It’s not Over for Blackberry as Company is sued for Share Manipulation
NEW YORK – On Saturday, Blackberry (NASDAQ:BBRY) and two executives were sued by an investor who alleges the company issued false and misleading information with the purposes of inflating the company’s stock.
According to Marvin Pearlstein, the investor in question alleges that BlackBerry Chief Executive Officer Thorsten Heins and Chief Financial Officer Brian Bidulka engaged in a scheme to deceive investors about the company’s health and prospects for the BlackBerry 10 product line of smartphones. The lawsuit claims the company and its executives made false and misleading statements in a September 27, 2012 press release when the company claimed the new phone would ‘drive improvements across the company.’
Furthermore, Heins is accused of claiming on the same day that the company ‘continues to be a financially strong company, and we’re executing and delivering on our commitments and that it remains a strong, innovative, and relevant player in the mobile computing world.’ The comments were made during a call to investors.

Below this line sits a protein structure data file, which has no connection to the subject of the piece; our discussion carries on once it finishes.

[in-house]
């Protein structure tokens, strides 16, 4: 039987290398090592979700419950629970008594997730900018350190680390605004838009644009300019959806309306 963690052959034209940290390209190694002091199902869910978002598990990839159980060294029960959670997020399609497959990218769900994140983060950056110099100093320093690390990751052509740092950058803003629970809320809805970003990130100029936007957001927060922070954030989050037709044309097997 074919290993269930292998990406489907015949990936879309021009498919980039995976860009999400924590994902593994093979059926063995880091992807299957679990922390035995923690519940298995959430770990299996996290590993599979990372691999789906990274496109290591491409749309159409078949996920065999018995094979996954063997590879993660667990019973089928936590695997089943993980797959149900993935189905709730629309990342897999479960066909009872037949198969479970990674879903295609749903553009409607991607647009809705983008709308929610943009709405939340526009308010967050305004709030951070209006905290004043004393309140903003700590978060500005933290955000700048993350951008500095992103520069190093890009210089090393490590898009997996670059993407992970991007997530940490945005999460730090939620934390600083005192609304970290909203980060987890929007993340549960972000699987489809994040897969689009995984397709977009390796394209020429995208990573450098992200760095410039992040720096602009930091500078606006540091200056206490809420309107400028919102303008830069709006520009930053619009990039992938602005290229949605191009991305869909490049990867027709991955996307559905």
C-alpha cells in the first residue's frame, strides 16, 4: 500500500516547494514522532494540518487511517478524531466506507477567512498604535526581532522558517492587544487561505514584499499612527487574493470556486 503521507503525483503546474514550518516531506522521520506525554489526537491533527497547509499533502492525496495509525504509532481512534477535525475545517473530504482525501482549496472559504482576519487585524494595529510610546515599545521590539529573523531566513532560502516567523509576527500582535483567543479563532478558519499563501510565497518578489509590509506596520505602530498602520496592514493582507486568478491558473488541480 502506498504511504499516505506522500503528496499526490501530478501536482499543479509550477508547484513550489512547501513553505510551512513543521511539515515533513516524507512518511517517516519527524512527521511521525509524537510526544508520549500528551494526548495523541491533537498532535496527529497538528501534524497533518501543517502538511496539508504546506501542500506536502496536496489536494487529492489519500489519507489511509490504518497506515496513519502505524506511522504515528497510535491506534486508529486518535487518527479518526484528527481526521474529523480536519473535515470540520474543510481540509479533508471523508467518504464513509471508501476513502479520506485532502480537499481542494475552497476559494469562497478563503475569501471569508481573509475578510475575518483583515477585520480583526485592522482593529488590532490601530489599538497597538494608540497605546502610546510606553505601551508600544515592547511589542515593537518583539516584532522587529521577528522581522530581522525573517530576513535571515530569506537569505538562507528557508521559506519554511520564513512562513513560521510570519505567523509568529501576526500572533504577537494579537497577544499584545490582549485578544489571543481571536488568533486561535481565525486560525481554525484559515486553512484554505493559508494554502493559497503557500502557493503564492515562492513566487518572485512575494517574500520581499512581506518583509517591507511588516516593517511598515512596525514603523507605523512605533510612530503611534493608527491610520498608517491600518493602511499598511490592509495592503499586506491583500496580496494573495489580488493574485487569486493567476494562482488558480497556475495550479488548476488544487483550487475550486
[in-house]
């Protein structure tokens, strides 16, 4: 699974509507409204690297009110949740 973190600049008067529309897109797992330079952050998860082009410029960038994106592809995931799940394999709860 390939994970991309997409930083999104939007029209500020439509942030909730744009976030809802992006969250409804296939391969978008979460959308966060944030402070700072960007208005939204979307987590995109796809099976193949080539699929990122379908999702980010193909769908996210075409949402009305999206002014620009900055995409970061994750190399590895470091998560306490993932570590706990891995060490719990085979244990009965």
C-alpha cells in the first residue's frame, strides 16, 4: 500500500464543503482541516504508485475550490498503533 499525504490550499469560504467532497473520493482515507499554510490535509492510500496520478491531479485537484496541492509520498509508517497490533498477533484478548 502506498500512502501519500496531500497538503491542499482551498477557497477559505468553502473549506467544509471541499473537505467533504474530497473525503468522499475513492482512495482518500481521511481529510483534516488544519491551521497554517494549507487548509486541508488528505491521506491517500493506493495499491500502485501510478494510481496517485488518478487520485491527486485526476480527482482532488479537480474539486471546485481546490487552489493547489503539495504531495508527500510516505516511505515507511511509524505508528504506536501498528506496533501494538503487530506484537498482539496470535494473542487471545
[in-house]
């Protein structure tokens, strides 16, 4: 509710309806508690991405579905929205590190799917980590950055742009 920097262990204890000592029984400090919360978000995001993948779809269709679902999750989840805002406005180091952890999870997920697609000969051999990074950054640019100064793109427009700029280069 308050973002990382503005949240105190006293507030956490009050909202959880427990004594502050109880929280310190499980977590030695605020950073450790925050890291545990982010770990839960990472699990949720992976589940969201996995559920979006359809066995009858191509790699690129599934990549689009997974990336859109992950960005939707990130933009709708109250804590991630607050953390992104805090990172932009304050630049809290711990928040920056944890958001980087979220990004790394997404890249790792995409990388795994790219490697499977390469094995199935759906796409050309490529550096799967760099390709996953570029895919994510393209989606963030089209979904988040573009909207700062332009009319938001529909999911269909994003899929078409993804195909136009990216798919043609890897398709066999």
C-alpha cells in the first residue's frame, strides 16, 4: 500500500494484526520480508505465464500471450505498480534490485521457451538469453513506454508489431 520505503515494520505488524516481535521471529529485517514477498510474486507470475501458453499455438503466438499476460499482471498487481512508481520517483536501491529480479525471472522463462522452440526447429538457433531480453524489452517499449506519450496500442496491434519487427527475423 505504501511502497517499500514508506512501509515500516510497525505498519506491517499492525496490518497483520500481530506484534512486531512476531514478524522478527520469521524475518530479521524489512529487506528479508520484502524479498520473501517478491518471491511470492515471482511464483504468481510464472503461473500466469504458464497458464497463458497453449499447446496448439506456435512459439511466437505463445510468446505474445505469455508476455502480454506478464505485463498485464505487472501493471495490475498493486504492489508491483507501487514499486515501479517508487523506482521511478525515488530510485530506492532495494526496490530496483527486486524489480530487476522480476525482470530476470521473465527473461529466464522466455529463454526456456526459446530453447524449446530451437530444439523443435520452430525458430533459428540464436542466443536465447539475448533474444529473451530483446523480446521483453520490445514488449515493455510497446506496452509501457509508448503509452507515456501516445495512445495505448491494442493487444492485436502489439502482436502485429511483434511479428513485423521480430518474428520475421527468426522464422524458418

However, customers did not welcome the Blackberry 10 and most carriers have stopped ordering the phones and are trying to unload what inventory they have with deep discounts. In the last quarter, the company needed to write down near $ 1 billion in inventory costs and further reorganization will leave another 4,5000 Blackberry employees without jobs – roughly 40 percent of the company’s workforce.
The lawsuit also seeks to include as plaintiffs shareholders who suffered unspecified damages after buying shares in Blackberry from September 27, 2012 to September 20 of this year. Further allegations are that the company misreported its situation to the U.S. Securities and Exchange Commission – charges that could bring criminal liability against the executives involved.
Blackberry is currently in the process of sealing a $ 4.7 billion buyout deal with its largest shareholder, Fairfax Financial Holdings Ltd. Shares in Blackberry closed $ 7.69 on Friday; the buyout offer was priced at $ 9 per share. Given the continued falling share price, Fairfax might try to renegotiate the offer as it is clear that no one else will submit a bid to purchase the company before the November 4 deadline.
Company spokespeople did not comment on the lawsuit.